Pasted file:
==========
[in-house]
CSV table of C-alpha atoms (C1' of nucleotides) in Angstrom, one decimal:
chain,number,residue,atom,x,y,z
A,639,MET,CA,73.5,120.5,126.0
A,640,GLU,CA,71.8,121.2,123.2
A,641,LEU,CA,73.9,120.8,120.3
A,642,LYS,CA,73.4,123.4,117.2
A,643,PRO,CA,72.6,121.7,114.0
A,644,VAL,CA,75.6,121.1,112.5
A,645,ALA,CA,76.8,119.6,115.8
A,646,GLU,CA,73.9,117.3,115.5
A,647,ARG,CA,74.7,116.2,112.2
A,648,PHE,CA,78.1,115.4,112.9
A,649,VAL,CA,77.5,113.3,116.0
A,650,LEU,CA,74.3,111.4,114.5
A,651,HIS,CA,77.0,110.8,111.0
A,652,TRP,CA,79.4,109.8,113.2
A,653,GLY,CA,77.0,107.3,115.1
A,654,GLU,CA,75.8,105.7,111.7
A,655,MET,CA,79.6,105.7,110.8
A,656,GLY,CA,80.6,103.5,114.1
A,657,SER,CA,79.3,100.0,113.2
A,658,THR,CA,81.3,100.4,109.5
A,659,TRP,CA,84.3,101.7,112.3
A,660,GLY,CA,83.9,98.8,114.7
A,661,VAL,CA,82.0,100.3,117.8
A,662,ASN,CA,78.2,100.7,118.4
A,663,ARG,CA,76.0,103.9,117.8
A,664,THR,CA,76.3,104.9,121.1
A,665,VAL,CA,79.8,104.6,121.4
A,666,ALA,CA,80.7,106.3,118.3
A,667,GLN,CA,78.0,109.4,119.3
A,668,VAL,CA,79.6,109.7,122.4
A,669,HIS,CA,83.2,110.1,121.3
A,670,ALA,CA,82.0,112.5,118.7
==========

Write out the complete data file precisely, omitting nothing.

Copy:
[in-house]
CSV table of C-alpha atoms (C1' of nucleotides) in Angstrom, one decimal:
chain,number,residue,atom,x,y,z
A,639,MET,CA,73.5,120.5,126.0
A,640,GLU,CA,71.8,121.2,123.2
A,641,LEU,CA,73.9,120.8,120.3
A,642,LYS,CA,73.4,123.4,117.2
A,643,PRO,CA,72.6,121.7,114.0
A,644,VAL,CA,75.6,121.1,112.5
A,645,ALA,CA,76.8,119.6,115.8
A,646,GLU,CA,73.9,117.3,115.5
A,647,ARG,CA,74.7,116.2,112.2
A,648,PHE,CA,78.1,115.4,112.9
A,649,VAL,CA,77.5,113.3,116.0
A,650,LEU,CA,74.3,111.4,114.5
A,651,HIS,CA,77.0,110.8,111.0
A,652,TRP,CA,79.4,109.8,113.2
A,653,GLY,CA,77.0,107.3,115.1
A,654,GLU,CA,75.8,105.7,111.7
A,655,MET,CA,79.6,105.7,110.8
A,656,GLY,CA,80.6,103.5,114.1
A,657,SER,CA,79.3,100.0,113.2
A,658,THR,CA,81.3,100.4,109.5
A,659,TRP,CA,84.3,101.7,112.3
A,660,GLY,CA,83.9,98.8,114.7
A,661,VAL,CA,82.0,100.3,117.8
A,662,ASN,CA,78.2,100.7,118.4
A,663,ARG,CA,76.0,103.9,117.8
A,664,THR,CA,76.3,104.9,121.1
A,665,VAL,CA,79.8,104.6,121.4
A,666,ALA,CA,80.7,106.3,118.3
A,667,GLN,CA,78.0,109.4,119.3
A,668,VAL,CA,79.6,109.7,122.4
A,669,HIS,CA,83.2,110.1,121.3
A,670,ALA,CA,82.0,112.5,118.7